Delinquencies dropped to a record-breaking low for the second month in a row during April; but the number of borrowers 90-days or more late, while also falling, remains above pre-pandemic levels.
The share of all mortgages late but not in foreclosure was 2.8%, down from 2.84% the previous month, according to Black Knight’s latest monthly delinquency report. A year ago, the delinquency rate was 40% higher. Serious delinquencies totaled 640,000 during April, down from 694,000 in March and nearly 2.4 million at the pandemic’s peak, but still above levels closer to 400,000 prior to the pandemic.
The drop in late payments overall suggests that despite forecasts suggesting a recession could be in the offing, the economy remained particularly resilient at least through April. The month is historically the worst for loan performance, so an improvement in delinquencies in it is notable, according to a spokesman with Black Knight.
However, the serious delinquencies remaining in the market and relative upticks in some foreclosure measures suggest the market is still working through some entrenched distress.
Foreclosure inventory was up by 4,000 units from the previous month and 20,000 from a year earlier at 173,000. Also, while April’s 21,400 foreclosure starts were down nearly 12% from March, they were more than four times as high as they were a year ago.
While high levels of home equity in most areas have limited foreclosure activity to date, signs of overvaluation in some housing markets suggest certain borrowers may be heading toward a point where they have less of a buffer than in the past, and foreclosure activity could increase in the future.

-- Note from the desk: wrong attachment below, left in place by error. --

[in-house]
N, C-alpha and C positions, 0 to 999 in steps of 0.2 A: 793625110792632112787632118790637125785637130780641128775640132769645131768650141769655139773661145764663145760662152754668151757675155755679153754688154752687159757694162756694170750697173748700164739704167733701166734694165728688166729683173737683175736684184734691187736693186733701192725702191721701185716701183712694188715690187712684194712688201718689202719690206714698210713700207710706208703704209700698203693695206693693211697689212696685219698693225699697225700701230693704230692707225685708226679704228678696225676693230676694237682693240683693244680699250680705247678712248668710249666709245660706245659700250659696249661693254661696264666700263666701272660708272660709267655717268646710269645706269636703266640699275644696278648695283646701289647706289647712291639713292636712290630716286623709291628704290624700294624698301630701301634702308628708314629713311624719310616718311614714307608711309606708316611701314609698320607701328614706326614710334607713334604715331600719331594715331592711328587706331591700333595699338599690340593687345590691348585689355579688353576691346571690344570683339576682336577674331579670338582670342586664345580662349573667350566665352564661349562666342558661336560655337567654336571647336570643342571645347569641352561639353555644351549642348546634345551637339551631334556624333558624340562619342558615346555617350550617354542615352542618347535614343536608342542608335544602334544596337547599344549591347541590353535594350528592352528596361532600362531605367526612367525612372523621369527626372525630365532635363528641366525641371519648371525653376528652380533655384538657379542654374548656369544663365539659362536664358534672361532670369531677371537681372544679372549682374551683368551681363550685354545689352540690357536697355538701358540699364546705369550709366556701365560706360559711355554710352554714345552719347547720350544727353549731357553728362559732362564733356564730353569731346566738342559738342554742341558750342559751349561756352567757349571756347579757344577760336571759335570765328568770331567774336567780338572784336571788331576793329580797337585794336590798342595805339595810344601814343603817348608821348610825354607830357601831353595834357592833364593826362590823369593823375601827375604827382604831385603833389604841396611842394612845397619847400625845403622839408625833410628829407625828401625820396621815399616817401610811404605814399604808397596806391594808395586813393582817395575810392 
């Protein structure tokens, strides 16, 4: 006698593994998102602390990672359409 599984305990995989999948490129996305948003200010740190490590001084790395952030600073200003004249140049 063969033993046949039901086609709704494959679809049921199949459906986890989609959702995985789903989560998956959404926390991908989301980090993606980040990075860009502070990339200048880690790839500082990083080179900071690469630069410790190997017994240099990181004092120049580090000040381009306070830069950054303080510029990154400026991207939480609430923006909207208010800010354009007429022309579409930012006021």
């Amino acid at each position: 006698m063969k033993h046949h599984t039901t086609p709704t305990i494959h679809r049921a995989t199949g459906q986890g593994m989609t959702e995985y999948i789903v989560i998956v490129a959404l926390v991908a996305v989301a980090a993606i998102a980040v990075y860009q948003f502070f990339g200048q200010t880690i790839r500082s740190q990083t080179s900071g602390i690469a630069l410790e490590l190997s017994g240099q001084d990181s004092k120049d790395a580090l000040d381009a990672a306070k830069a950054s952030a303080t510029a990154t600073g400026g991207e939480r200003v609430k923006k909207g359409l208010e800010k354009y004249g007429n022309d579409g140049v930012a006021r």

“If we do have overpriced markets that correct in the next year as foreclosure processes are restarting, that could result in at least a marginal lift in the number of properties that go into foreclosure,” said Rick Sharga, executive vice president of market intelligence at Attom.
Homes in 88% of metropolitan areas have price-to-income ratios above their 15-year averages, according to Standard & Poor’s. Also, more than half of investors have identified housing markets they’ve been active in as overvalued, according to a recent Auction.com survey. (The share is relatively lower in the Auction.com survey because it excludes markets investors haven’t seen as attractive.)
“If you happen to be one of those borrowers in an overpriced market that suddenly corrects, you could very quickly go from having a little bit of positive equity to being underwater,” Sharga said in an interview.